I have been looking forward to the Alexander McQueen ‘Savage Beauty’ exhibition at the V&A for close to a year now, and I finally got to experience the hype first hand this weekend. I went on opening day, which obviously was very exciting, but also very very crowded. The pushing and shoving and neck-craning did get a little annoying at times but in a way it added to the electrifying sense of sheer intoxication which the V&A managed to convey so well.
Needless to say, perhaps, my expectations were not disappointed. It was breathtaking. I should probably point out now that it was from a fascination with McQueen that my interest in the fashion world really bloomed, so to be completely immersed in the McQueen universe was, well, WOW. You know that sense of overwhelming inspiration that fills you after, say, an amazing play/song/speech or whatever? That. It was a spectacle, a show, an ecstasy of ooohs and aaaahs, sharp intakes of breath and knowing little I-see-what-you-did-there chuckles.
It was also disturbing – in a rocked to the core sort of way – but that fits the subject too; the controversial aggressiveness of McQueen’s work is widely documented. “I want people to be afraid of the women I dress,” McQueen once said – and that the mannequin-women of the V&A most certainly did. The displays mirrored the designer’s passion for unconstrained discipline – every piece is perfect and poised in itself, but offers a glimpse into so much more that is dark and hidden (nowhere more so than in mirrored box from the Voss show *shudders*).
And there are so many pieces! If you have your heart set on a particular look, chances are it’ll be there. For me it was one of my earliest sartorial crushes – a sari-inspired look from The Girl Who Lived in a Tree collection of 2008 – and it was every bit as beautiful as I remembered. The exhibition’s magnificent Cabinet of Curiosities in particular offers a huge double-height space – at least a third bigger than the original Met production – of compartment upon compartment of the atavistic and fetishistic paraphernalia that adorned so many of McQueen’s shows.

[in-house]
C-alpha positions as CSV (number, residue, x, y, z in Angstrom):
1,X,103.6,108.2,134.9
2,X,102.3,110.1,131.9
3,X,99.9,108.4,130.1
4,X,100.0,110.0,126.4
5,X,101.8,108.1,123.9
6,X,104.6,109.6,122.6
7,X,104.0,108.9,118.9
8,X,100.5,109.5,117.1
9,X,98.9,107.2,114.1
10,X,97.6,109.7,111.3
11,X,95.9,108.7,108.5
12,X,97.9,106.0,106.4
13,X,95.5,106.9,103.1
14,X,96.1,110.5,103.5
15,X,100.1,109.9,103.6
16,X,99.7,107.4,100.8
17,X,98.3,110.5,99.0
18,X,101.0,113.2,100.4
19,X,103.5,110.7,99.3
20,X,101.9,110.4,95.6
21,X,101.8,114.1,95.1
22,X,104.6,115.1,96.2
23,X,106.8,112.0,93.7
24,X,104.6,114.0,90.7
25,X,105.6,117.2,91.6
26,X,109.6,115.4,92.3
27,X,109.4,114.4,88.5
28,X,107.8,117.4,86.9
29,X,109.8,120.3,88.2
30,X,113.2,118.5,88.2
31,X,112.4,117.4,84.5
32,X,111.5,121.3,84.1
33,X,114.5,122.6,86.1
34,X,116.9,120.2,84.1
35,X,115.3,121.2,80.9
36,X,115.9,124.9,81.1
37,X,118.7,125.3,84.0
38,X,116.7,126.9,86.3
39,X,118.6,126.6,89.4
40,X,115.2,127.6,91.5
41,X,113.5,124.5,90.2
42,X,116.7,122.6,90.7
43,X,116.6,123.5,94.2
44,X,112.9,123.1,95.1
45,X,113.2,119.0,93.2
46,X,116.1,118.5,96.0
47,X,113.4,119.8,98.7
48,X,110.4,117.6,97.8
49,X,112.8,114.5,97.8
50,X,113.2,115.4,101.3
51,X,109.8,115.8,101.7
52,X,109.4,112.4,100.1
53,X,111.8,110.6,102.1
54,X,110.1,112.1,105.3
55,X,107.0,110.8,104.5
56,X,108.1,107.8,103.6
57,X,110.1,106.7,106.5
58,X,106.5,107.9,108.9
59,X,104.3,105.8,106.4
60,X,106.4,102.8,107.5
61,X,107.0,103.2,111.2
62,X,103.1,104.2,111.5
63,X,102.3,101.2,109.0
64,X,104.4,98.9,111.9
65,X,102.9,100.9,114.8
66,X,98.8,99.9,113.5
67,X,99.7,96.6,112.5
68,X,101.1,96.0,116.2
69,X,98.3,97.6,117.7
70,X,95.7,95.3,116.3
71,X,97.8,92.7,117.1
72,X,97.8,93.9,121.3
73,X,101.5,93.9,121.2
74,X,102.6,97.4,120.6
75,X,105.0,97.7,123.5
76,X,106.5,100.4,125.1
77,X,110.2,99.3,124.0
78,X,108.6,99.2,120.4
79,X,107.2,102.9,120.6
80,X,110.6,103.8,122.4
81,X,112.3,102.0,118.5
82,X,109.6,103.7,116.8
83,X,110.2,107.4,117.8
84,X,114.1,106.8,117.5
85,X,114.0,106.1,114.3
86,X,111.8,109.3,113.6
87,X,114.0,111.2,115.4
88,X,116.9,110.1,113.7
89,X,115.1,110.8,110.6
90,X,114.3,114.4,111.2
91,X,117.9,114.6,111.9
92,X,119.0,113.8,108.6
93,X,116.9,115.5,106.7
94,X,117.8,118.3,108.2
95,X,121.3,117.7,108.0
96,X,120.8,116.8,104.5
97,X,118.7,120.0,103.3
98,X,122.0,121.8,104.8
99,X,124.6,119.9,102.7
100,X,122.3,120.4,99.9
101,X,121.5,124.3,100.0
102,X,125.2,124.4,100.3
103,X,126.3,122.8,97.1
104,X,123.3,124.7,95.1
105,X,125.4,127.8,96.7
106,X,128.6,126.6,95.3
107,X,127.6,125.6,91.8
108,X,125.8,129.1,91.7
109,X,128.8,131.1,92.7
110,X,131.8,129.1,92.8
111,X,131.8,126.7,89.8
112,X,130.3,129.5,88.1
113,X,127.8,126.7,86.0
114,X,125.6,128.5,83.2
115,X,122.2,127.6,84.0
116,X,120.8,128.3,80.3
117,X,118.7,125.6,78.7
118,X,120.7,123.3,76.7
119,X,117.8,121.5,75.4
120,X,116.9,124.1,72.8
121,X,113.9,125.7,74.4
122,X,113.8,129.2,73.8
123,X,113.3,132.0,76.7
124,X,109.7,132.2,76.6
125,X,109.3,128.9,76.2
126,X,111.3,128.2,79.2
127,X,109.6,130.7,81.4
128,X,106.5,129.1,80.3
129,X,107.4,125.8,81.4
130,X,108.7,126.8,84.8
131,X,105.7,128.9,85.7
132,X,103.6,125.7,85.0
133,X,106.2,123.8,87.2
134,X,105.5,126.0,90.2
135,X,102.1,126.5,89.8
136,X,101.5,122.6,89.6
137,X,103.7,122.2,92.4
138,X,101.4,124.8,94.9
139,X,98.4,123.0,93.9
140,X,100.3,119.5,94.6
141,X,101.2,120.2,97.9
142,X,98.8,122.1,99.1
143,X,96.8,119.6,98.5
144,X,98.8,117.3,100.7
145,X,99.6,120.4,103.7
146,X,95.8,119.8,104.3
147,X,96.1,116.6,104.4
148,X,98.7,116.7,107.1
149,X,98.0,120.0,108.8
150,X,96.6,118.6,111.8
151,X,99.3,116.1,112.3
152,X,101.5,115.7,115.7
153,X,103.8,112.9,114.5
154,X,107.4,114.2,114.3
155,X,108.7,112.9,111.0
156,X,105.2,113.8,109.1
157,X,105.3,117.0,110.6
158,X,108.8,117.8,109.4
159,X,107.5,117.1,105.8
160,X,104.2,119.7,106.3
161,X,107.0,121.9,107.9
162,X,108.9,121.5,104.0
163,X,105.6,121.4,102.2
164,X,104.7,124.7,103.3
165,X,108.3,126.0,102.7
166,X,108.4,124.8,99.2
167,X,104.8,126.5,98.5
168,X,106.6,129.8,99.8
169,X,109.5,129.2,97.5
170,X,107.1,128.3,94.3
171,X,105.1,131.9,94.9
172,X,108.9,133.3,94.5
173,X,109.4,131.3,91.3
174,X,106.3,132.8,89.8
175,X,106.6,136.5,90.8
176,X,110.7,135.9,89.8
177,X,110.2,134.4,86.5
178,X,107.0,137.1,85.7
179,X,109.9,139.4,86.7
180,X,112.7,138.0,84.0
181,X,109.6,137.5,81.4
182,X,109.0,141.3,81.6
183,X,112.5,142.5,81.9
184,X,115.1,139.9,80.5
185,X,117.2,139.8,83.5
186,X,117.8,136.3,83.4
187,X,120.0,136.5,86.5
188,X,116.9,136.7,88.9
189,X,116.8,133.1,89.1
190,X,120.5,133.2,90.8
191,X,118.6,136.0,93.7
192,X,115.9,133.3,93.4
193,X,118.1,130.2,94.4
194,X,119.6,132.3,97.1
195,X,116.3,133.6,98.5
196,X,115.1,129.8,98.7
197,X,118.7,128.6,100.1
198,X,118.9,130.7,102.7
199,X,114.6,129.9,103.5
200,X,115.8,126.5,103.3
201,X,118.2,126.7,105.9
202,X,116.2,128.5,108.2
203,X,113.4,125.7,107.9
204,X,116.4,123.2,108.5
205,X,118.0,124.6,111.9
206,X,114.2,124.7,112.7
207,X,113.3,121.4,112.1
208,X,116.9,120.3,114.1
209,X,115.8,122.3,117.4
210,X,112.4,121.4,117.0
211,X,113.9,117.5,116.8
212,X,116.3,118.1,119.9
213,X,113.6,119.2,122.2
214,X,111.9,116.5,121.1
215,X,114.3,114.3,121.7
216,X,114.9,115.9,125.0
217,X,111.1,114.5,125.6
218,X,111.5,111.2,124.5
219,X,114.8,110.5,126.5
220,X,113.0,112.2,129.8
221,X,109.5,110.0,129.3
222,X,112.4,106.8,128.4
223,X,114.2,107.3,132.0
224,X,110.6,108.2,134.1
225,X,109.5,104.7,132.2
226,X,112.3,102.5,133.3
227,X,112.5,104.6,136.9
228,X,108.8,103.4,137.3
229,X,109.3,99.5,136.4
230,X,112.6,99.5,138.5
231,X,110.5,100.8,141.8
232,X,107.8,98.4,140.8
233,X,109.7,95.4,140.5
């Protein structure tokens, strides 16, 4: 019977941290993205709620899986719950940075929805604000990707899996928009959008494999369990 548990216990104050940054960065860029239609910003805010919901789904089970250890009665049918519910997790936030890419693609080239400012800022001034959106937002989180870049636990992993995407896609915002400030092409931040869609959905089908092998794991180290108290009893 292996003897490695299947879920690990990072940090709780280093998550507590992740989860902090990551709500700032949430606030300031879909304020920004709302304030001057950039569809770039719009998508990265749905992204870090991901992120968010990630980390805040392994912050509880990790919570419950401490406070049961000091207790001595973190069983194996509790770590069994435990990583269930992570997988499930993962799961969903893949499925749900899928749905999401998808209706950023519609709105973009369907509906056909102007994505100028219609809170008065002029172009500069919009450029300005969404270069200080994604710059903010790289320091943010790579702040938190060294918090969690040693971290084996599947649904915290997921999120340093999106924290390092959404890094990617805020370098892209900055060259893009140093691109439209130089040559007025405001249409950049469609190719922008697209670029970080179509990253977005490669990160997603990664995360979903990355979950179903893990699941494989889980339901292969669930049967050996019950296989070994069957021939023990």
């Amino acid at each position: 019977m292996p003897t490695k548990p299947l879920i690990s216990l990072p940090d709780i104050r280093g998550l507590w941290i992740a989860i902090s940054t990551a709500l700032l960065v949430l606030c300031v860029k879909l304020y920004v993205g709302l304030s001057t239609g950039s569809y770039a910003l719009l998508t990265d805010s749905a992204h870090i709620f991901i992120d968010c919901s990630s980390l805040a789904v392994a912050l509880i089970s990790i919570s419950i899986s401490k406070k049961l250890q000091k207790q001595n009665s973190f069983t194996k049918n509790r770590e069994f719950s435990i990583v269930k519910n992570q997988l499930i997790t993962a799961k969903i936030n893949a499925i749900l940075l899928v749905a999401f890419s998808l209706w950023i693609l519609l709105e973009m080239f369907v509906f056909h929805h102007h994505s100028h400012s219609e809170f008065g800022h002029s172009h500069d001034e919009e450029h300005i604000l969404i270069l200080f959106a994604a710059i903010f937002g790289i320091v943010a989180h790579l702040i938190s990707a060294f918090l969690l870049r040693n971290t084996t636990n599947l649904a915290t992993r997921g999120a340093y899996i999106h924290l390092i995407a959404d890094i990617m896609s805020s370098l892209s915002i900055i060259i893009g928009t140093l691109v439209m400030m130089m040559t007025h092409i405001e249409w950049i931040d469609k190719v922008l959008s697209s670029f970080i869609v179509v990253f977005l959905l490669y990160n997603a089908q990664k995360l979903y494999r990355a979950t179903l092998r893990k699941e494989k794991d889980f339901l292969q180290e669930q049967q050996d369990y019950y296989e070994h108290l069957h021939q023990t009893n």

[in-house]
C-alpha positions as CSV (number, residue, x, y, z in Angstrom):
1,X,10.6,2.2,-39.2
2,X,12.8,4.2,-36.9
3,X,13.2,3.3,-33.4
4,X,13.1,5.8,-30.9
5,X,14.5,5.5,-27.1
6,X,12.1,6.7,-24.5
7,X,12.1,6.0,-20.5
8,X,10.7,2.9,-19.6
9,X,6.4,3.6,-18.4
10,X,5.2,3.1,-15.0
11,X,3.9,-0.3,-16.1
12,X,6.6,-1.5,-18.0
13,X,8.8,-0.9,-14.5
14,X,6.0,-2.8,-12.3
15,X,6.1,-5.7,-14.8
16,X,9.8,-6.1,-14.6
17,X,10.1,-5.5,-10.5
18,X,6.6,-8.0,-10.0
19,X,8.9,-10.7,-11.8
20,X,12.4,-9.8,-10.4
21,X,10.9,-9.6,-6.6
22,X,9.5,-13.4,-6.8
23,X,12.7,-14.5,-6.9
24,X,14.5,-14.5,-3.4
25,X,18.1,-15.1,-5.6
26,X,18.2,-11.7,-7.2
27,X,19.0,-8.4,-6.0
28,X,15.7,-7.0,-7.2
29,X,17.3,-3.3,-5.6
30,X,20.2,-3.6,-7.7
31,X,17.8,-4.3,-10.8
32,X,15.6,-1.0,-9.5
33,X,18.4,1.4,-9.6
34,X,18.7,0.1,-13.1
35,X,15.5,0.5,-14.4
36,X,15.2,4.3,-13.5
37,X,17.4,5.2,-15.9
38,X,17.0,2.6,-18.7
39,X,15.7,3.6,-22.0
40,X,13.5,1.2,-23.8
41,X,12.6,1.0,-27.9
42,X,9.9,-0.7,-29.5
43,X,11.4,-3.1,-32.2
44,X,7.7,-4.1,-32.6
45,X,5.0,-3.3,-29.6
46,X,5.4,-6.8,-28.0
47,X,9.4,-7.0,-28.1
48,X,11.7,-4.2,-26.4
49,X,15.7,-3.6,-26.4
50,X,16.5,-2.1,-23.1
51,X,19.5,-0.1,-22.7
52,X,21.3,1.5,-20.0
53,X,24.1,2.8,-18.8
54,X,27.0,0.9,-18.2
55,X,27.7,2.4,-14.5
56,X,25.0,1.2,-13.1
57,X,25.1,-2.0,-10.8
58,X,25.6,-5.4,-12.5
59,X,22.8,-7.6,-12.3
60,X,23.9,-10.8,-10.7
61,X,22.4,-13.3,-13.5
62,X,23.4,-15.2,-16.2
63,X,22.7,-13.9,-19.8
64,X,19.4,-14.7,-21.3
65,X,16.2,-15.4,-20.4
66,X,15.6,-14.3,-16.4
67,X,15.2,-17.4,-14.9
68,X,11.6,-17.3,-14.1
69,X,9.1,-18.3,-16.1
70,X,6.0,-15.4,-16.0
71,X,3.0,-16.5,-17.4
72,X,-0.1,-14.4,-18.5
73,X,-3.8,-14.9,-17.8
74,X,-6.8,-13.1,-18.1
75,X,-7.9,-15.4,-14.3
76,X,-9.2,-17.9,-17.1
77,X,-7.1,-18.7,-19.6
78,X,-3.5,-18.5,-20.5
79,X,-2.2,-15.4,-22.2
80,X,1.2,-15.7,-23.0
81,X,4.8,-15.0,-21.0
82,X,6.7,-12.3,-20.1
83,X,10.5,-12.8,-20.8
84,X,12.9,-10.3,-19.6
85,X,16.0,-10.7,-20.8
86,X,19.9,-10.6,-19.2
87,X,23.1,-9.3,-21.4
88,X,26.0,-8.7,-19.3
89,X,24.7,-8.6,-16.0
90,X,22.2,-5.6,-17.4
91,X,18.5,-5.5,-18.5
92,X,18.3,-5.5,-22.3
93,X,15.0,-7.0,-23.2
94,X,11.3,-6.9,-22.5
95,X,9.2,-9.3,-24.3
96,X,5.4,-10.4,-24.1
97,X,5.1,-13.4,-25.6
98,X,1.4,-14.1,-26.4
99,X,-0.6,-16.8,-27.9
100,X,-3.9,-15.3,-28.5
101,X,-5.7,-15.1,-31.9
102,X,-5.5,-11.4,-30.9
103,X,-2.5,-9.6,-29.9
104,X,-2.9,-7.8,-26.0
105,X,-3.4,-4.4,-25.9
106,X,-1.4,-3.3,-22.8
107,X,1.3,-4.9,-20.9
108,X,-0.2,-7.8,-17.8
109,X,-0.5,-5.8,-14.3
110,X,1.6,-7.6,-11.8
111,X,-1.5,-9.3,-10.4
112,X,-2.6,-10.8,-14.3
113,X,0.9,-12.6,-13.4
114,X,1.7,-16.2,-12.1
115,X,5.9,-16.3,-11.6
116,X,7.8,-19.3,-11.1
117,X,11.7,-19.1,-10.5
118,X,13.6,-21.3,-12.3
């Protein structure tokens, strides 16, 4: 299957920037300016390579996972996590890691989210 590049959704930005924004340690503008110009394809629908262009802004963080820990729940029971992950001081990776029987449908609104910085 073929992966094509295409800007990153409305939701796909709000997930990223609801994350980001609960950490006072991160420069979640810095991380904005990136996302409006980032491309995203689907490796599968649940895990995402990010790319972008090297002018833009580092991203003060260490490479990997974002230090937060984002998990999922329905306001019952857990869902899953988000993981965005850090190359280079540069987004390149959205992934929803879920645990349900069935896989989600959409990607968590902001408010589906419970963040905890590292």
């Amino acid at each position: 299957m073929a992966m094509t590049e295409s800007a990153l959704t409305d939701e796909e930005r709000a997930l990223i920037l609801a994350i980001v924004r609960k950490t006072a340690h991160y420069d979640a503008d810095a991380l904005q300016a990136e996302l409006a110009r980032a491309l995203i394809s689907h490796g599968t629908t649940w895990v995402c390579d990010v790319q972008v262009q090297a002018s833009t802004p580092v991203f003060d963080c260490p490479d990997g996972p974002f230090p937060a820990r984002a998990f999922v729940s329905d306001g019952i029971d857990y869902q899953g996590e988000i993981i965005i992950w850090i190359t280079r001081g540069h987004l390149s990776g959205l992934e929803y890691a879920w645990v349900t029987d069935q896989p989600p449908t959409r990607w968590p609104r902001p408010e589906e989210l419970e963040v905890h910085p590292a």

When you manage to drag yourself away from what is arguably the exhibition’s piece de resistance, your eyes and soul are offered some respite by the magical vision of a fairy-like Kate Moss in a reconstruction of the ghost hologram from the Widows of Culloden show, also larger than its New York counterpart.
The show closes on the particularly life-inspiring Plato’s Atlantis, and its whispers of a sort of reversal of evolution, of how life is destined to morph back into the waters as the ice caps melt. A touch of sadness is added by the image of McQueen himself, projected behind his shiny creations, waving shyly at the crowd. And yes, there is a distinct lack of info (the captions are small and hard to spot), and particularly a lack of context-giving comparisons to contemporaries and the art world. But it is a spectacular show, and a sendoff indeed. Goose bumps.